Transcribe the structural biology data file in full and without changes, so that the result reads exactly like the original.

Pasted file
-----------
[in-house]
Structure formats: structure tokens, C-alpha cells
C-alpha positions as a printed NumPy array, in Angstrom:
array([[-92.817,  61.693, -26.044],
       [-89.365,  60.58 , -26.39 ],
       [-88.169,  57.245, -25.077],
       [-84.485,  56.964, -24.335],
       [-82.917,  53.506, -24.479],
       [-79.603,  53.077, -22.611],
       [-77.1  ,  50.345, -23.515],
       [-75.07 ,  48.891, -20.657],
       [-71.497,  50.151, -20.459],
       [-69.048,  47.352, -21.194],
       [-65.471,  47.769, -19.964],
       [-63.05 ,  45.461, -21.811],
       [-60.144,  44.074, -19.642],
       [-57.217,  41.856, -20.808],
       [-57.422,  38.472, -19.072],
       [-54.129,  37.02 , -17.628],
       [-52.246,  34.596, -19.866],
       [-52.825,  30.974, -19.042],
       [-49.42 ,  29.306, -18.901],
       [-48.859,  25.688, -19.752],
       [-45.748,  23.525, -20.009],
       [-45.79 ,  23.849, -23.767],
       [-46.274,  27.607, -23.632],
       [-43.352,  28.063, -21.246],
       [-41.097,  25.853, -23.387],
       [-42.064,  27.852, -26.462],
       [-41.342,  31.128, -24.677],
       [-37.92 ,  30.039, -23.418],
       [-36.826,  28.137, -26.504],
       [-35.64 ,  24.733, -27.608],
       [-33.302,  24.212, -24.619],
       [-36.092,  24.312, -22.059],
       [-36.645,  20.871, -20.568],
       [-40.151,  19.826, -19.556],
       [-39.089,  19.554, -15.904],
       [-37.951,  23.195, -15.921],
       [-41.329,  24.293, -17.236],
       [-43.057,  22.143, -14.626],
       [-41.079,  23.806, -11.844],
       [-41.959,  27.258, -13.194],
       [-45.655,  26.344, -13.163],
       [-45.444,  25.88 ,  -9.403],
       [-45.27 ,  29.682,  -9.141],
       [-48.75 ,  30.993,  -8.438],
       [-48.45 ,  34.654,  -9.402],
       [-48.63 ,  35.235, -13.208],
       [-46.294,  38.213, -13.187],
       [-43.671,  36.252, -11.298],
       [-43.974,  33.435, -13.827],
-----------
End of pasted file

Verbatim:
[in-house]
Structure formats: structure tokens, C-alpha cells
C-alpha positions as a printed NumPy array, in Angstrom:
array([[-92.817,  61.693, -26.044],
       [-89.365,  60.58 , -26.39 ],
       [-88.169,  57.245, -25.077],
       [-84.485,  56.964, -24.335],
       [-82.917,  53.506, -24.479],
       [-79.603,  53.077, -22.611],
       [-77.1  ,  50.345, -23.515],
       [-75.07 ,  48.891, -20.657],
       [-71.497,  50.151, -20.459],
       [-69.048,  47.352, -21.194],
       [-65.471,  47.769, -19.964],
       [-63.05 ,  45.461, -21.811],
       [-60.144,  44.074, -19.642],
       [-57.217,  41.856, -20.808],
       [-57.422,  38.472, -19.072],
       [-54.129,  37.02 , -17.628],
       [-52.246,  34.596, -19.866],
       [-52.825,  30.974, -19.042],
       [-49.42 ,  29.306, -18.901],
       [-48.859,  25.688, -19.752],
       [-45.748,  23.525, -20.009],
       [-45.79 ,  23.849, -23.767],
       [-46.274,  27.607, -23.632],
       [-43.352,  28.063, -21.246],
       [-41.097,  25.853, -23.387],
       [-42.064,  27.852, -26.462],
       [-41.342,  31.128, -24.677],
       [-37.92 ,  30.039, -23.418],
       [-36.826,  28.137, -26.504],
       [-35.64 ,  24.733, -27.608],
       [-33.302,  24.212, -24.619],
       [-36.092,  24.312, -22.059],
       [-36.645,  20.871, -20.568],
       [-40.151,  19.826, -19.556],
       [-39.089,  19.554, -15.904],
       [-37.951,  23.195, -15.921],
       [-41.329,  24.293, -17.236],
       [-43.057,  22.143, -14.626],
       [-41.079,  23.806, -11.844],
       [-41.959,  27.258, -13.194],
       [-45.655,  26.344, -13.163],
       [-45.444,  25.88 ,  -9.403],
       [-45.27 ,  29.682,  -9.141],
       [-48.75 ,  30.993,  -8.438],
       [-48.45 ,  34.654,  -9.402],
       [-48.63 ,  35.235, -13.208],
       [-46.294,  38.213, -13.187],
       [-43.671,  36.252, -11.298],
       [-43.974,  33.435, -13.827],